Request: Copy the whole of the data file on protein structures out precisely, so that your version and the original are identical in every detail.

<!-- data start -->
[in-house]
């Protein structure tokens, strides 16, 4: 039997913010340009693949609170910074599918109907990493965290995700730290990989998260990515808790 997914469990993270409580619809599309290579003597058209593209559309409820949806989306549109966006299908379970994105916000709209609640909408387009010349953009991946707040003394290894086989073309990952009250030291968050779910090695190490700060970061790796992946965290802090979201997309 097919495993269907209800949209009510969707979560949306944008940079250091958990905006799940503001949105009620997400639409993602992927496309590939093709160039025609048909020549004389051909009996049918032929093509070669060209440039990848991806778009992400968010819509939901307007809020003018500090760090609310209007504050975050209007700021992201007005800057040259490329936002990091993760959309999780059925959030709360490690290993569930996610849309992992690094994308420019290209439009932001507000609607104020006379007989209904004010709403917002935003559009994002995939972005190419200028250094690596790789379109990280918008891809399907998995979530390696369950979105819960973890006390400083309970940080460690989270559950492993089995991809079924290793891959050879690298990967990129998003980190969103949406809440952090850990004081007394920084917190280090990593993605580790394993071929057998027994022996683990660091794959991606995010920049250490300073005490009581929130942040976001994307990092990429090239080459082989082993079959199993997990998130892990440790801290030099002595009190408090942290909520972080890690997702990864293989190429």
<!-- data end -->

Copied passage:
[in-house]
């Protein structure tokens, strides 16, 4: 039997913010340009693949609170910074599918109907990493965290995700730290990989998260990515808790 997914469990993270409580619809599309290579003597058209593209559309409820949806989306549109966006299908379970994105916000709209609640909408387009010349953009991946707040003394290894086989073309990952009250030291968050779910090695190490700060970061790796992946965290802090979201997309 097919495993269907209800949209009510969707979560949306944008940079250091958990905006799940503001949105009620997400639409993602992927496309590939093709160039025609048909020549004389051909009996049918032929093509070669060209440039990848991806778009992400968010819509939901307007809020003018500090760090609310209007504050975050209007700021992201007005800057040259490329936002990091993760959309999780059925959030709360490690290993569930996610849309992992690094994308420019290209439009932001507000609607104020006379007989209904004010709403917002935003559009994002995939972005190419200028250094690596790789379109990280918008891809399907998995979530390696369950979105819960973890006390400083309970940080460690989270559950492993089995991809079924290793891959050879690298990967990129998003980190969103949406809440952090850990004081007394920084917190280090990593993605580790394993071929057998027994022996683990660091794959991606995010920049250490300073005490009581929130942040976001994307990092990429090239080459082989082993079959199993997990998130892990440790801290030099002595009190408090942290909520972080890690997702990864293989190429």